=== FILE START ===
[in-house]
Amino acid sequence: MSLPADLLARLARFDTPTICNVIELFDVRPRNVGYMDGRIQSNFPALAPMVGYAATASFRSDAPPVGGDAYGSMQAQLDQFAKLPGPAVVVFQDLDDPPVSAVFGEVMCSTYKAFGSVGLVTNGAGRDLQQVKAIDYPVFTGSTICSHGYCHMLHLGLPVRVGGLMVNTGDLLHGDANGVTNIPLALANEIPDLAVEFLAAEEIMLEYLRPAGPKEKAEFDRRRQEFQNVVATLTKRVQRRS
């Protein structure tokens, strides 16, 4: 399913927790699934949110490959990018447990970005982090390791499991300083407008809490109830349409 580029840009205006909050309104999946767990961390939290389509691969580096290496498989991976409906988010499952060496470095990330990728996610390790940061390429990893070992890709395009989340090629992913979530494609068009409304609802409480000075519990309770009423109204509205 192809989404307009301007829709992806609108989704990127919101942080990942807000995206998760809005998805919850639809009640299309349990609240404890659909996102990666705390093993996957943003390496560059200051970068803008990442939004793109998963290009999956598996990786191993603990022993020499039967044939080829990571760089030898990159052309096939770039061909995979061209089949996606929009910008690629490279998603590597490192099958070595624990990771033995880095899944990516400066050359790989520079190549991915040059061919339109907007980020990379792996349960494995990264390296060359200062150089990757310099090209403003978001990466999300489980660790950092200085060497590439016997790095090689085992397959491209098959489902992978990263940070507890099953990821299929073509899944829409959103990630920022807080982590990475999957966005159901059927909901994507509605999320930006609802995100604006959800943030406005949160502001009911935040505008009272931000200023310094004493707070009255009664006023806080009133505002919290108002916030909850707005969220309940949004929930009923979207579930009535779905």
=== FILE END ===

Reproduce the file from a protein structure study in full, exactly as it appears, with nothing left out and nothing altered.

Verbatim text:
[in-house]
Amino acid sequence: MSLPADLLARLARFDTPTICNVIELFDVRPRNVGYMDGRIQSNFPALAPMVGYAATASFRSDAPPVGGDAYGSMQAQLDQFAKLPGPAVVVFQDLDDPPVSAVFGEVMCSTYKAFGSVGLVTNGAGRDLQQVKAIDYPVFTGSTICSHGYCHMLHLGLPVRVGGLMVNTGDLLHGDANGVTNIPLALANEIPDLAVEFLAAEEIMLEYLRPAGPKEKAEFDRRRQEFQNVVATLTKRVQRRS
């Protein structure tokens, strides 16, 4: 399913927790699934949110490959990018447990970005982090390791499991300083407008809490109830349409 580029840009205006909050309104999946767990961390939290389509691969580096290496498989991976409906988010499952060496470095990330990728996610390790940061390429990893070992890709395009989340090629992913979530494609068009409304609802409480000075519990309770009423109204509205 192809989404307009301007829709992806609108989704990127919101942080990942807000995206998760809005998805919850639809009640299309349990609240404890659909996102990666705390093993996957943003390496560059200051970068803008990442939004793109998963290009999956598996990786191993603990022993020499039967044939080829990571760089030898990159052309096939770039061909995979061209089949996606929009910008690629490279998603590597490192099958070595624990990771033995880095899944990516400066050359790989520079190549991915040059061919339109907007980020990379792996349960494995990264390296060359200062150089990757310099090209403003978001990466999300489980660790950092200085060497590439016997790095090689085992397959491209098959489902992978990263940070507890099953990821299929073509899944829409959103990630920022807080982590990475999957966005159901059927909901994507509605999320930006609802995100604006959800943030406005949160502001009911935040505008009272931000200023310094004493707070009255009664006023806080009133505002919290108002916030909850707005969220309940949004929930009923979207579930009535779905």